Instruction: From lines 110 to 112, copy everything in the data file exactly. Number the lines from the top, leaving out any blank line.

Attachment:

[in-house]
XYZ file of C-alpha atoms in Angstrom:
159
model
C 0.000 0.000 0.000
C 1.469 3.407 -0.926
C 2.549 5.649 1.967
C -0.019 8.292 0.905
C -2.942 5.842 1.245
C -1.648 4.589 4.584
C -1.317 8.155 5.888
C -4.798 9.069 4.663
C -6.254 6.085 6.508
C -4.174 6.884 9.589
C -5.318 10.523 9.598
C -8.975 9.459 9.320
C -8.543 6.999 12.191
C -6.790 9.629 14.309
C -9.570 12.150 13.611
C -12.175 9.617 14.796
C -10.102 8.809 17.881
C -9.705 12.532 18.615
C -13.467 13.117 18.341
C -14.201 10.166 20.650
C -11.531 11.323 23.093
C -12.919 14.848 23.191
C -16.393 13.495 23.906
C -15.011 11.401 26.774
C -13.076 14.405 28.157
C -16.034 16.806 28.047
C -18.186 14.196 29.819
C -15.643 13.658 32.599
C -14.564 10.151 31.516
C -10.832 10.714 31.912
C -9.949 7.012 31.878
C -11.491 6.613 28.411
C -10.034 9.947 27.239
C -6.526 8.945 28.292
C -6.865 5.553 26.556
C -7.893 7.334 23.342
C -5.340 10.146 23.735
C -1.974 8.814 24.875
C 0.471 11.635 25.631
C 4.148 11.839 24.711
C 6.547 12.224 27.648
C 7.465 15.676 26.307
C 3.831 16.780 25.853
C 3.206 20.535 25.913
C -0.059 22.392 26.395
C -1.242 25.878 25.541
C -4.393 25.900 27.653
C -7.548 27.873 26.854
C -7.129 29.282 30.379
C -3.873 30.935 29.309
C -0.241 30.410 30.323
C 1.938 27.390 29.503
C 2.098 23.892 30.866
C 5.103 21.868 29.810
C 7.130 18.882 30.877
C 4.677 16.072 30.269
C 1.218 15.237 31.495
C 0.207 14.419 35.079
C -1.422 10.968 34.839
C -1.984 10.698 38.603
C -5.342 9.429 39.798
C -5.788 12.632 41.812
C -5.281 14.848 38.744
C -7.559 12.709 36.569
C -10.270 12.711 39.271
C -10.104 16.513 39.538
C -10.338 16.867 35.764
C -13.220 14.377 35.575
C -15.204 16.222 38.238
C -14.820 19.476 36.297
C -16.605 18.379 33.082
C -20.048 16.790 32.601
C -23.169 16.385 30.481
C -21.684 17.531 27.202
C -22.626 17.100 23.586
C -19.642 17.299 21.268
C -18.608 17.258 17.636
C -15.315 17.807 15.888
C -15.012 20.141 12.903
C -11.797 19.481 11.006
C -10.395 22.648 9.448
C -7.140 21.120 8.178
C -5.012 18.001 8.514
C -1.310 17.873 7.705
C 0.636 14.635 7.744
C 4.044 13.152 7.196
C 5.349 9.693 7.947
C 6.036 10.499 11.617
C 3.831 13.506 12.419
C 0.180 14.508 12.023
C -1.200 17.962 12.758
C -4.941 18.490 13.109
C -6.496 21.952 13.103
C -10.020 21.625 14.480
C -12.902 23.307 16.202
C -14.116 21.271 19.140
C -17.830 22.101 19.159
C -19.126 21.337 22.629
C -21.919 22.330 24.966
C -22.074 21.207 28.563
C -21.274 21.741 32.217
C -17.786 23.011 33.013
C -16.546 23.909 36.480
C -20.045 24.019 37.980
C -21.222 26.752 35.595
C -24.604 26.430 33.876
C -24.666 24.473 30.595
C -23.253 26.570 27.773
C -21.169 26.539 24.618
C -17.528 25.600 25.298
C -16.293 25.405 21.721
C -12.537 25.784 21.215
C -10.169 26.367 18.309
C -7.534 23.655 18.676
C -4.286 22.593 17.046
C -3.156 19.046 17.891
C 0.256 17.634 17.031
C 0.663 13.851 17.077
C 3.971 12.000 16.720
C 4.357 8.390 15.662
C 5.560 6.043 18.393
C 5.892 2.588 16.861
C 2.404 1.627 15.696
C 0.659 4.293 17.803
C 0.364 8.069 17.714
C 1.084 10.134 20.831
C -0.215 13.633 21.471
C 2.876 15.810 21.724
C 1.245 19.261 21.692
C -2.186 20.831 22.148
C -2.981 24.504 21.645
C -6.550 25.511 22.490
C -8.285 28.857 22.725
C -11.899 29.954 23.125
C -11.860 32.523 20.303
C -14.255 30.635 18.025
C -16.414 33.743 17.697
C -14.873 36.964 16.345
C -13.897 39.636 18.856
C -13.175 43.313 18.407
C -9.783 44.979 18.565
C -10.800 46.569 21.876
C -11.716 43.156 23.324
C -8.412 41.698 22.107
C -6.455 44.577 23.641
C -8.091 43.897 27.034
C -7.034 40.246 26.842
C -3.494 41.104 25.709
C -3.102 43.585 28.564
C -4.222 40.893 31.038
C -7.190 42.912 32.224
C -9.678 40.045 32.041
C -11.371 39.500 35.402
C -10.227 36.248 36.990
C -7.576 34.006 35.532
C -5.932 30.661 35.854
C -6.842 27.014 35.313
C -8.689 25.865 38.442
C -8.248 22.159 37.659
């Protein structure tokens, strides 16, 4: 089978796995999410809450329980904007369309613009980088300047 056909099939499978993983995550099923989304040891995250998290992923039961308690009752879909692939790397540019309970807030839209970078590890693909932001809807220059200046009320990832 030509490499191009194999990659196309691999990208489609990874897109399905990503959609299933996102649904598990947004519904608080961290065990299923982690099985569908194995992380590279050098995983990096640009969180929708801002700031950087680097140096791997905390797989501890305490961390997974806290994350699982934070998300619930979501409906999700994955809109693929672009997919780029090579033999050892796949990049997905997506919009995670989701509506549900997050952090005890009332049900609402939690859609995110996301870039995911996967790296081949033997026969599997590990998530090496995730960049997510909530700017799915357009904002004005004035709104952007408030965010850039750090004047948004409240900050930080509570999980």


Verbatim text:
C -24.604 26.430 33.876
C -24.666 24.473 30.595
C -23.253 26.570 27.773